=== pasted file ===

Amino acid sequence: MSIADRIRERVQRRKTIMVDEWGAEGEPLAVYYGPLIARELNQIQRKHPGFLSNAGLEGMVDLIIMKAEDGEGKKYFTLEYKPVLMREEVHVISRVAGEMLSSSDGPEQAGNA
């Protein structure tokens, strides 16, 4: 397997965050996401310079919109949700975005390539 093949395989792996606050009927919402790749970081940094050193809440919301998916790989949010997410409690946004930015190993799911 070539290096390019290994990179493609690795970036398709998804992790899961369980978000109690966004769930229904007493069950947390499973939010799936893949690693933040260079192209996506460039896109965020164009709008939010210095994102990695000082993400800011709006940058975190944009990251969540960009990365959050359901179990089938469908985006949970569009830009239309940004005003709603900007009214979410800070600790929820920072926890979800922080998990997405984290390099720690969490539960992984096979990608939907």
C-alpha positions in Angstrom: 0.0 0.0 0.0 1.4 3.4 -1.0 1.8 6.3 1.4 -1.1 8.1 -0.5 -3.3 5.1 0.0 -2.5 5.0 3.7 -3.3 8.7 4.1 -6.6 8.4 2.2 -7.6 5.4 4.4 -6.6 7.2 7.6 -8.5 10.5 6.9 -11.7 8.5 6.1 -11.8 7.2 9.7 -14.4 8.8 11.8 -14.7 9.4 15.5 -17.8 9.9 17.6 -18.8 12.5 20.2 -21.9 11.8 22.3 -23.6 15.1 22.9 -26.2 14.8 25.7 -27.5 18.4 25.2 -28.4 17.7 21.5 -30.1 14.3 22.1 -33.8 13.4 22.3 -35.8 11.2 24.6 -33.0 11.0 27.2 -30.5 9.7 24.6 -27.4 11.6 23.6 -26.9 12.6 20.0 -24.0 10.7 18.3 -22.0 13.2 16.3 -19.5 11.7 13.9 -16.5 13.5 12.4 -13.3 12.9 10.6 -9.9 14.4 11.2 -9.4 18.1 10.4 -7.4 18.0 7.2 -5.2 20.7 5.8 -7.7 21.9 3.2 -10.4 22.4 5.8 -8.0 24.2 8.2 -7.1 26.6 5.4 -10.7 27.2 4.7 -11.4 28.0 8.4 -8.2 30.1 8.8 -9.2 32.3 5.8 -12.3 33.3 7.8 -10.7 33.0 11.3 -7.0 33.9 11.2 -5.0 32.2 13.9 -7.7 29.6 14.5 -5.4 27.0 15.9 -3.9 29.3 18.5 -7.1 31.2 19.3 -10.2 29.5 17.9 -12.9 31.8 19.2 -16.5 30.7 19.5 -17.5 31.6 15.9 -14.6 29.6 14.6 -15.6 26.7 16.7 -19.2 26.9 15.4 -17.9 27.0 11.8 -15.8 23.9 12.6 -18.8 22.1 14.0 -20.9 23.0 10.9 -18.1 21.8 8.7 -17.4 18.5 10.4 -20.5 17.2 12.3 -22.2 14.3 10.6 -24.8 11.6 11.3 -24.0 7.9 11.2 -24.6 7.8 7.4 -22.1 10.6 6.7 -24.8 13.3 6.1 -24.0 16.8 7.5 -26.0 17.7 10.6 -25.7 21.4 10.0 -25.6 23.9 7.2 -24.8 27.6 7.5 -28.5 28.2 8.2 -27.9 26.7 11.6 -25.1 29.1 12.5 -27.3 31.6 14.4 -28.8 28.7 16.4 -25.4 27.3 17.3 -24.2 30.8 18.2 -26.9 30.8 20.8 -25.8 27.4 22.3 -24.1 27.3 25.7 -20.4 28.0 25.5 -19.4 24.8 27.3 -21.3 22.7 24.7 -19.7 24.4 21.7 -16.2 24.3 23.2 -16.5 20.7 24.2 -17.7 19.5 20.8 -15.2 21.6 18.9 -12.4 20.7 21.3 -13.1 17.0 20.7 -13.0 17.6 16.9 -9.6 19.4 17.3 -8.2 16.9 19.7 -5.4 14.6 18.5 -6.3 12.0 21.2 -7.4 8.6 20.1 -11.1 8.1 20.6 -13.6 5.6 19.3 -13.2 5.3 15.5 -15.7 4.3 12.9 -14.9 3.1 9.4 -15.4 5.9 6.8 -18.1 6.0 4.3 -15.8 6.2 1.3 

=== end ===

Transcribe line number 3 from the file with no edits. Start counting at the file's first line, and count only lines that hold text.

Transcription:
C-alpha positions in Angstrom: 0.0 0.0 0.0 1.4 3.4 -1.0 1.8 6.3 1.4 -1.1 8.1 -0.5 -3.3 5.1 0.0 -2.5 5.0 3.7 -3.3 8.7 4.1 -6.6 8.4 2.2 -7.6 5.4 4.4 -6.6 7.2 7.6 -8.5 10.5 6.9 -11.7 8.5 6.1 -11.8 7.2 9.7 -14.4 8.8 11.8 -14.7 9.4 15.5 -17.8 9.9 17.6 -18.8 12.5 20.2 -21.9 11.8 22.3 -23.6 15.1 22.9 -26.2 14.8 25.7 -27.5 18.4 25.2 -28.4 17.7 21.5 -30.1 14.3 22.1 -33.8 13.4 22.3 -35.8 11.2 24.6 -33.0 11.0 27.2 -30.5 9.7 24.6 -27.4 11.6 23.6 -26.9 12.6 20.0 -24.0 10.7 18.3 -22.0 13.2 16.3 -19.5 11.7 13.9 -16.5 13.5 12.4 -13.3 12.9 10.6 -9.9 14.4 11.2 -9.4 18.1 10.4 -7.4 18.0 7.2 -5.2 20.7 5.8 -7.7 21.9 3.2 -10.4 22.4 5.8 -8.0 24.2 8.2 -7.1 26.6 5.4 -10.7 27.2 4.7 -11.4 28.0 8.4 -8.2 30.1 8.8 -9.2 32.3 5.8 -12.3 33.3 7.8 -10.7 33.0 11.3 -7.0 33.9 11.2 -5.0 32.2 13.9 -7.7 29.6 14.5 -5.4 27.0 15.9 -3.9 29.3 18.5 -7.1 31.2 19.3 -10.2 29.5 17.9 -12.9 31.8 19.2 -16.5 30.7 19.5 -17.5 31.6 15.9 -14.6 29.6 14.6 -15.6 26.7 16.7 -19.2 26.9 15.4 -17.9 27.0 11.8 -15.8 23.9 12.6 -18.8 22.1 14.0 -20.9 23.0 10.9 -18.1 21.8 8.7 -17.4 18.5 10.4 -20.5 17.2 12.3 -22.2 14.3 10.6 -24.8 11.6 11.3 -24.0 7.9 11.2 -24.6 7.8 7.4 -22.1 10.6 6.7 -24.8 13.3 6.1 -24.0 16.8 7.5 -26.0 17.7 10.6 -25.7 21.4 10.0 -25.6 23.9 7.2 -24.8 27.6 7.5 -28.5 28.2 8.2 -27.9 26.7 11.6 -25.1 29.1 12.5 -27.3 31.6 14.4 -28.8 28.7 16.4 -25.4 27.3 17.3 -24.2 30.8 18.2 -26.9 30.8 20.8 -25.8 27.4 22.3 -24.1 27.3 25.7 -20.4 28.0 25.5 -19.4 24.8 27.3 -21.3 22.7 24.7 -19.7 24.4 21.7 -16.2 24.3 23.2 -16.5 20.7 24.2 -17.7 19.5 20.8 -15.2 21.6 18.9 -12.4 20.7 21.3 -13.1 17.0 20.7 -13.0 17.6 16.9 -9.6 19.4 17.3 -8.2 16.9 19.7 -5.4 14.6 18.5 -6.3 12.0 21.2 -7.4 8.6 20.1 -11.1 8.1 20.6 -13.6 5.6 19.3 -13.2 5.3 15.5 -15.7 4.3 12.9 -14.9 3.1 9.4 -15.4 5.9 6.8 -18.1 6.0 4.3 -15.8 6.2 1.3 